We were sitting on a huge prairie dog town near Elk Mountain, Wyo., shooting furiously all morning, but the action started to slow down after lunch. American Rifleman’s Christopher Olsen and I were having some fun working out a graduated reticle in the scope we were using, and had a pretty good handle on the dope. Christopher was on the rifle when I ranged a standing dog at 802 yards. He got steady, we agreed on the wind call, and broke the trigger; after a half second or so the dog flipped backward. “Get on the gun, now!”
We swapped positions, and with the very next shot I repeated the scenario, sending another dog to the great alfalfa patch in the sky, in the same spot as the first. I’ll be the first to tell you that I wouldn’t want to try and repeat that stunt, but it happened, with multiple witnesses. The cartridge? The .223 Remington.
There is no denying the influence of a military cartridge; ammunition and rifles are usually readily available, and many hunters respect the wisdom of the military ballisticians. Like the .45-70 Government, .30-06 Springfield and 7.62x51mm NATO before it, the U.S. Military adopted the 5.56mm ball cartridge M193 in 1963, a product of the combined efforts of Armalite’s Eugene Stoner and Robert Hutton, the technical editor of Guns & Ammo magazine.
Engineered to meet a very specific set of criteria laid out by the U.S. Army, the cartridge is based on the .222 Remington—released in 1950—elongated to hold more powder in order to generate the necessary velocity required by the Army. Shortly after the adoption of the cartridge, Remington released a sporting version of the cartridge, releasing the .223 Remington in late 1963; the original load—as adopted by the military—saw a 55-grain bullet of .224-inch diameter propelled at a muzzle velocity of 3250 fps.
The case is a rimless design, using the 0.378-inch diameter case head of the .222 Remington, with the case elongated from 1.700 inches to 1.760 inches. The .223 Remington has a 23-degree shoulder, used for headspacing, and the neck length of just over 0.20 inches offers a suitable amount of neck tension to keep its bullets in place. The rimless design is rather universal, and the .223 Remington has been chambered in just about every conceivable rifle action out there (my buddy and excellent gunsmith Ralf Martini once made a scaled down double rifle chambered for the .223 Remington). The .223 Remington uses an overall cartridge length of 2.26 inches.
With the original twist rate of 1:14”—some companies used 1:12”—the .223 Remington’s bullet weights topped out at 55 to 60 grains, and went as low as 30 grains, but the 50- and 55-grain were the most popular. By the 1990s, rifles were available in .223 Remington with a 1:9” twist rate, and after the turn of the century, the 1:7” twist was available; this allowed bullets of up to 77 grains to be properly stabilized, though it does tend to ruin the accuracy of the light-for-caliber bullets.
Big Green released the .22-250 Remington in 1965, and the comparisons have been raging since that date. The younger cartridge offers a higher velocity, yet the elder gives the benefits of all that surplus military ammunition (at least it did when we had ammunition!) and component brass. Despite the lower velocity, the .223 Remington remains the favorite, and our most popular varmint cartridge. It is well suited to woodchucks and prairie dogs—as Mr. Olsen and I proved in Wyoming—as well as to the furbearers like foxes, bobcats and coyotes. There are a large number of hollowpoint bullets available to the varminter, as well as the thin-jacketed polymer-tipped bullets like the Nosler Ballistic Tip Varmint, Hornady V-Max and Speer TNT.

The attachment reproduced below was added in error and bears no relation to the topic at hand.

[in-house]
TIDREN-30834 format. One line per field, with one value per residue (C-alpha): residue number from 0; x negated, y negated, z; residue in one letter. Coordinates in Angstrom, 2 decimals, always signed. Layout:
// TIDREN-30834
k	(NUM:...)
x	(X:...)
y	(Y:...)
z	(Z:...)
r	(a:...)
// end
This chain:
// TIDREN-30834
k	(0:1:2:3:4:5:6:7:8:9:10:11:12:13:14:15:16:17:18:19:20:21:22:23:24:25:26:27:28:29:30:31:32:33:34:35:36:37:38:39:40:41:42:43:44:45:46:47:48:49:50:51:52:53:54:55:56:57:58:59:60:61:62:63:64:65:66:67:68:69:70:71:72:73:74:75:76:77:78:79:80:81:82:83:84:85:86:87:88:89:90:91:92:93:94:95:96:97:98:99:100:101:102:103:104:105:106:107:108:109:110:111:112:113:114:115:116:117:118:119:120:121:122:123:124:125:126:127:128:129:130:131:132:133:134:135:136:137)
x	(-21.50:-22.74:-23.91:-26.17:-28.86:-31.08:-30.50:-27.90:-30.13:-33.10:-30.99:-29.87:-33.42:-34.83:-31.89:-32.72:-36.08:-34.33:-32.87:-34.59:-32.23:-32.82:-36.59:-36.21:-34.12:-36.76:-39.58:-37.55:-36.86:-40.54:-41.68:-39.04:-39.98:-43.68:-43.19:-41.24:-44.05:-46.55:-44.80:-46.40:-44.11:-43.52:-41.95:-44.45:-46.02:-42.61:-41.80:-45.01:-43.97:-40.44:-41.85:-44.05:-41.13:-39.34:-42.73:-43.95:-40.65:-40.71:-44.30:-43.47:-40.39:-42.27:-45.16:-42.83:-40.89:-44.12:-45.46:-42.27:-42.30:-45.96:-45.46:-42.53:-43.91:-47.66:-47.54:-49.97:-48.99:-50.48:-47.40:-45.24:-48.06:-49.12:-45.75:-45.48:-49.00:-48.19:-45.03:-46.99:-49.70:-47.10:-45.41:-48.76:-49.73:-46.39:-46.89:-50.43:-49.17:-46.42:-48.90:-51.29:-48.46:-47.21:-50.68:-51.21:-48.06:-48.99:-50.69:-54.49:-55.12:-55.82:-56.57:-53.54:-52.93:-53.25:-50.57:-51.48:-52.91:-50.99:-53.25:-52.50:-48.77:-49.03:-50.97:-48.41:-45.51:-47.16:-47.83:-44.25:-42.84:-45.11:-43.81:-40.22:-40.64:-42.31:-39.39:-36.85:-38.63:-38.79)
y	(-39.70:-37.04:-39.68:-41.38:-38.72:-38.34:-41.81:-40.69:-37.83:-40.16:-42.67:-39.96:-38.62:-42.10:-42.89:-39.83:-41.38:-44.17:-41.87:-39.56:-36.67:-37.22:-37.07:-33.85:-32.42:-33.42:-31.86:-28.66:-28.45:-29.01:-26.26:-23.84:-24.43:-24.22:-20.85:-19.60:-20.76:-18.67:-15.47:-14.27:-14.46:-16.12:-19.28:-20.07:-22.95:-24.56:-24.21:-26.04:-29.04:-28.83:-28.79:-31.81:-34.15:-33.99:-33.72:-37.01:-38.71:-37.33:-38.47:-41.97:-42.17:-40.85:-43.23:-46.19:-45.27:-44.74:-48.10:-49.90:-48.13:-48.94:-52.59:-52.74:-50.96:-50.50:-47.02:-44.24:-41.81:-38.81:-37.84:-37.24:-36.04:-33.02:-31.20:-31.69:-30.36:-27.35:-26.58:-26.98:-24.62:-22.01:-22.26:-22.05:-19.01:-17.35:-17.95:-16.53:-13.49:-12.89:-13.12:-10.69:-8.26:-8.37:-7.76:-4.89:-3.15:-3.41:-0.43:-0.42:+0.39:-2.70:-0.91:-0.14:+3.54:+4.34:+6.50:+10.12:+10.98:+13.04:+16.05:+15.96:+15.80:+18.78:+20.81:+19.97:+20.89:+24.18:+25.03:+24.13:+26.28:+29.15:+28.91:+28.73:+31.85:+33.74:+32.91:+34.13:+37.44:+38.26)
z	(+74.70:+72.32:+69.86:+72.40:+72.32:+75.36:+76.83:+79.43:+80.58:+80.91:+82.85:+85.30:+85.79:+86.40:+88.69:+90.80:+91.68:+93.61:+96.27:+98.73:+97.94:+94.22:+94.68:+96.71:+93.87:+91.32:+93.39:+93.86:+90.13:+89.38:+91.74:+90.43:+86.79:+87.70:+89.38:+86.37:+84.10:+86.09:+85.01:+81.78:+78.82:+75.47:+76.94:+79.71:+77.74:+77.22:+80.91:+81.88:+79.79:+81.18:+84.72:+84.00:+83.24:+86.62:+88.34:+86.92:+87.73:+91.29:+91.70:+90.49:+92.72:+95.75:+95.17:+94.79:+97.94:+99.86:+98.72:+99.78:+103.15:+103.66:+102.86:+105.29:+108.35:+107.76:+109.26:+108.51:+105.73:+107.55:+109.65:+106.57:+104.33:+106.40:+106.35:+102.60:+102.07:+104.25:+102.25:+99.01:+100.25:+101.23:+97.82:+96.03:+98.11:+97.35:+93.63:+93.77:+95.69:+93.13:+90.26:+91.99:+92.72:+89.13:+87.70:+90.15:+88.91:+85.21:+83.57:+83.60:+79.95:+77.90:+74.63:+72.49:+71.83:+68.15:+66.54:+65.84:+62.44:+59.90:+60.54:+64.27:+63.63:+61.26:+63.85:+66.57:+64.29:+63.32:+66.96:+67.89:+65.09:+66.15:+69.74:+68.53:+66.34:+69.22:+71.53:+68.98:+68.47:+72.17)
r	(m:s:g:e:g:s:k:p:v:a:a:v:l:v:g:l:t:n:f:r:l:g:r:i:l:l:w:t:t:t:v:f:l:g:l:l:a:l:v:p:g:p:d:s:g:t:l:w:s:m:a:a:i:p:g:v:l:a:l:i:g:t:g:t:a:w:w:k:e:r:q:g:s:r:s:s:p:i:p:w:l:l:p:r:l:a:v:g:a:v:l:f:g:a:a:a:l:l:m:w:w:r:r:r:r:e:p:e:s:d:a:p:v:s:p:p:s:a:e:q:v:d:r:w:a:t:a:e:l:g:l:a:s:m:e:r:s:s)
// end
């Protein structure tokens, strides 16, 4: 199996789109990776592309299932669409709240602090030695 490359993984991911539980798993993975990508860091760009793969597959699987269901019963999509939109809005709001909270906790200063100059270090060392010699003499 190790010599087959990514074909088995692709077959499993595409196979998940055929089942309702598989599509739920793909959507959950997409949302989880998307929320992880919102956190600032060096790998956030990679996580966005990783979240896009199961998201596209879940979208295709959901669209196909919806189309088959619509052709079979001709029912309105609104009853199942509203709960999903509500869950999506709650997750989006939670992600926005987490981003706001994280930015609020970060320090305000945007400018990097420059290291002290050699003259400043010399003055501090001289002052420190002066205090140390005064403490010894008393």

With a proper bullet, the .223 Remington can be a deer cartridge, though in my experiences there are better tools for that job; I've seen deer taken cleanly with the .223, and I've seen a number of deer lost, in spite of what appeared to be a properly placed shot. If you insist on using the .223 for deer, hogs and the like, look to loads like Federal’s 62-grain Fusion and 60-grain Nosler Partition load, as well as their 62-grain Trophy Bonded Tip. The Barnes TSX, Hornady GMX and Federal Trophy Copper all make a stout choice for larger game, in addition to offering a lead free option. These bullets in the 60- to 62-grain range will still carry a muzzle velocity of 3000 fps.
The .223 Remington is dimensionally identical to the 5.56x45mm NATO cartridge, though the chambers have slight variations, and the throats are not the same. As a result, it is safe to fire .223 Remington ammunition in a 5.56x45 chamber, but the reverse is not always true. It is best to stick to .223 Remington-headstamped ammunition, especially in the autoloading rifles.
The .223 Remington sits right in the middle of the list of excellent varmint cartridges, being much faster than the .22 Hornet and .222 Remington, yet not as speedy as the .22-250 Remington or the .220 Swift, and that’s not a bad place to be. It is easy on barrels, it is easy on the shoulder, and it makes a wonderful cartridge to teach a new shooter about marksmanship with a centerfire rifle. The cartridge is capable of hair-splitting accuracy in a properly built rifle, and easily does double-duty as a target rifle. It has enough velocity for a respectable trajectory, and with the heavier bullets with a higher ballistic coefficient, it can resist wind deflection rather well. Though some folks will hype the capabilities of the little cartridge, if you use it for what it was intended, the .223 Remington will give a lifetime of good service.